The Thematic Significance of the Floral Images in Wide Sargasso Sea.

Topics: Flower, English-language films, Garden of Eden Pages: 2 (430 words) Published: October 8, 1999
Wide Sargasso Sea is the story of Antoinette Cosway, a Creole heiress who grew up in the West Indies on a decaying plantation. When she comes of age she is married off to an Englishman, and he takes her away from the only place she has known--a house with a garden where "the paths were overgrown and a smell of dead flowers mixed with the fresh living smell. Underneath the tree ferns, tall as forest tree ferns, the light was green. Orchids flourished out of reach or for some reason not to be touched."(p.16).

Floral Images are central to the theme in the novel Wide Sargasso Sea. They are present throughout the entire novel and also have an effect on the atmosphere. There are several examples.

The first and most prominent floral image in the novel is of the garden at Coulibri, "But it had gone wild. The paths were overgrown and a smell of dead flowers mixed with the fresh living smell." (p.16). Antoinette describes the garden as being full of life but now everything is dead, this symbolizes something that is beautiful but gone back or is not going to last long. The garden is also compared to the garden of Eden, "Our garden was large and beautiful as that garden in the Bible-the tree of life grew there"(p.16). When she refers to the "tree of life growing there" it is as though she is looking back and relating to the former slave owners. She also says "The scent was very sweet and strong. I never went near it."(p.16). This excerpt is symbolizing her constant fear to ever be close to giving love.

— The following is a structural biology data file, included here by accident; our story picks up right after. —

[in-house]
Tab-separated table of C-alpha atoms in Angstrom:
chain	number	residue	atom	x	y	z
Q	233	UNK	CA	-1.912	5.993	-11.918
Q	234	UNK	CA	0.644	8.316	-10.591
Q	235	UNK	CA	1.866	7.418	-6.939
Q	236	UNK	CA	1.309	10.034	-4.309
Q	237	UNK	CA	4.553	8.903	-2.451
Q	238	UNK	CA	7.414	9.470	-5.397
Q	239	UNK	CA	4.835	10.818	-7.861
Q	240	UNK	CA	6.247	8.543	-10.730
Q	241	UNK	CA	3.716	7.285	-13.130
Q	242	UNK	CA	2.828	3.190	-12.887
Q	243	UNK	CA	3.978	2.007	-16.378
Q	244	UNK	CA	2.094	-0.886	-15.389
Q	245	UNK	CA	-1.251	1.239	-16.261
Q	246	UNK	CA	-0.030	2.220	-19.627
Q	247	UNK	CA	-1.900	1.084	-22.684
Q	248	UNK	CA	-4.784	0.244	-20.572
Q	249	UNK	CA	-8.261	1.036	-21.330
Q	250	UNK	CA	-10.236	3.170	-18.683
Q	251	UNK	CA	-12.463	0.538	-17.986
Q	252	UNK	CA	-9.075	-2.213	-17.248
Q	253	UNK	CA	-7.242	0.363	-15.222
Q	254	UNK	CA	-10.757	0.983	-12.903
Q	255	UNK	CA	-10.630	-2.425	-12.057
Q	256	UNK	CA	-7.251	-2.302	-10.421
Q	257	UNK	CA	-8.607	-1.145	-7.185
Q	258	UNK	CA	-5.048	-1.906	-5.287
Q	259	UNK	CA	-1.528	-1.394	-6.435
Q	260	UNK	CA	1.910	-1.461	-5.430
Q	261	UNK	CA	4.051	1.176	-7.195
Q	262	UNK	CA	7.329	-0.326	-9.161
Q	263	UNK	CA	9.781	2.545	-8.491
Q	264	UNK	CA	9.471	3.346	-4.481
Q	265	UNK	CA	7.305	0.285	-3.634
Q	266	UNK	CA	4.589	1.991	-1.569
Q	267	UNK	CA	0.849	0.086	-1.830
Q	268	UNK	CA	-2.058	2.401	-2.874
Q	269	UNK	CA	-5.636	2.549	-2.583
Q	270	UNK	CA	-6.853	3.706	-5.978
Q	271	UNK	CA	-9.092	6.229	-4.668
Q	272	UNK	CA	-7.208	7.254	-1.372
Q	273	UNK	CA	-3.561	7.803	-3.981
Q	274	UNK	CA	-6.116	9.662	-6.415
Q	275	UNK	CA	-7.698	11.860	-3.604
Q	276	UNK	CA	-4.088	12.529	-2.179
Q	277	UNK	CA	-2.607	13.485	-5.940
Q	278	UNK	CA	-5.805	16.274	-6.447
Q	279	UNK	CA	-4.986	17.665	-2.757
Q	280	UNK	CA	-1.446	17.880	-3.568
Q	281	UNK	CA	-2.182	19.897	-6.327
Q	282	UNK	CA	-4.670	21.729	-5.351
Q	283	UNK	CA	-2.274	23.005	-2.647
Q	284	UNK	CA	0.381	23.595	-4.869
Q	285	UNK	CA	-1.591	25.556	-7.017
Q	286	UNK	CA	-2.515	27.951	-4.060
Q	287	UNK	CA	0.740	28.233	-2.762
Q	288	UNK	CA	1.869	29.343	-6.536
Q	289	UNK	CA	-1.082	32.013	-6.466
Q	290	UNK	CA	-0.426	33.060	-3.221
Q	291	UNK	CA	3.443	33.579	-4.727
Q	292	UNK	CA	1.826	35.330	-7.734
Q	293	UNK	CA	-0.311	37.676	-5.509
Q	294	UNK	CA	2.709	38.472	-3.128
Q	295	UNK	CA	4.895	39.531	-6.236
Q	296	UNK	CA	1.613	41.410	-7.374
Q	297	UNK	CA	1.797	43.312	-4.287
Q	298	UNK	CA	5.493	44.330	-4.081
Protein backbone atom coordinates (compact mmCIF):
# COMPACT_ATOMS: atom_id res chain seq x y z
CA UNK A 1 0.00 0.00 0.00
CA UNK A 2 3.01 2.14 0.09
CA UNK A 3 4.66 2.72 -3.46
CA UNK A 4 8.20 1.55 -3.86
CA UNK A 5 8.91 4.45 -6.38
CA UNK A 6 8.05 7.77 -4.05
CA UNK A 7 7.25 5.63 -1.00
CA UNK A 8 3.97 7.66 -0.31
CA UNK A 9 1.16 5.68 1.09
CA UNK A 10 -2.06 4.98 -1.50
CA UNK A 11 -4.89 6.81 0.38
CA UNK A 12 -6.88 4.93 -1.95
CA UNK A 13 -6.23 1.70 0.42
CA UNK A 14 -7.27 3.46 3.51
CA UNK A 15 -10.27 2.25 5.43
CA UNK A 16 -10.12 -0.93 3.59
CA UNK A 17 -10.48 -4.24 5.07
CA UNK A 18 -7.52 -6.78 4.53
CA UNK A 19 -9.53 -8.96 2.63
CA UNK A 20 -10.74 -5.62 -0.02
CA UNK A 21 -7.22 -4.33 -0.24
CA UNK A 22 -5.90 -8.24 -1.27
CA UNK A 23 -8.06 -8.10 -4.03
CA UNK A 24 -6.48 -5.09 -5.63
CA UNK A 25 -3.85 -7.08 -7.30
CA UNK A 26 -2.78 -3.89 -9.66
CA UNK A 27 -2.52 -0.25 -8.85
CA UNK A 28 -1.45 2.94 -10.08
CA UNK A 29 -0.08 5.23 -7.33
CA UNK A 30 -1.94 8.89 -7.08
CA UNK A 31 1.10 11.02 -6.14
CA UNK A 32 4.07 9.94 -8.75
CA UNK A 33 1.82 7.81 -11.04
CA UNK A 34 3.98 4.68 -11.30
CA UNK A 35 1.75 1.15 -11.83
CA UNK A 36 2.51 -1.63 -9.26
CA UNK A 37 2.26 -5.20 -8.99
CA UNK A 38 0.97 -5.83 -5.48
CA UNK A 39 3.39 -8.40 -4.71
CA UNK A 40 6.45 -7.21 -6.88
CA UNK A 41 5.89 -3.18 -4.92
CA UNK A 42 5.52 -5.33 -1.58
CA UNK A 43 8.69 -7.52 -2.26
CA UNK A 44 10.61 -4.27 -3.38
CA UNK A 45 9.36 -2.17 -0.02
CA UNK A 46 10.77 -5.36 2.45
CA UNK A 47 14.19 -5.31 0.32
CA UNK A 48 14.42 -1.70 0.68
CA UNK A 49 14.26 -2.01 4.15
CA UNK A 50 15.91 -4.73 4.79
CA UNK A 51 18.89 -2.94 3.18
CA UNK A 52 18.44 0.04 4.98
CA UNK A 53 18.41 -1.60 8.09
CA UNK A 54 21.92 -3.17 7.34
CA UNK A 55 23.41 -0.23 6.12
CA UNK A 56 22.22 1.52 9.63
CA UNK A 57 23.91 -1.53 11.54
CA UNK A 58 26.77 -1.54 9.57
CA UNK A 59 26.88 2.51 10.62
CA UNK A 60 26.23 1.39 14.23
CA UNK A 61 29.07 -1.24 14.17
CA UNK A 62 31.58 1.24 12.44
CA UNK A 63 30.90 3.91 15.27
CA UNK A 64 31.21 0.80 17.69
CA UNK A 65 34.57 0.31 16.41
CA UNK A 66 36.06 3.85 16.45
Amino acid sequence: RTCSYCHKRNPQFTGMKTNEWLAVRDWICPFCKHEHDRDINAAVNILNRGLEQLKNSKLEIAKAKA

Another floral image is that of pink roses, "There where two pink roses…touched it the petals dropped."(p.72), "have all beautiful things sad destinies."(p.72). These quotes are referring that Antoinette is beautiful like her mother but look at their destinies.

Another image is that of a falling flower, "One morning a small flower fell…looked like snow."(p.53). In other words the flower was too fragile to resist the wind like Antoinette who is too...
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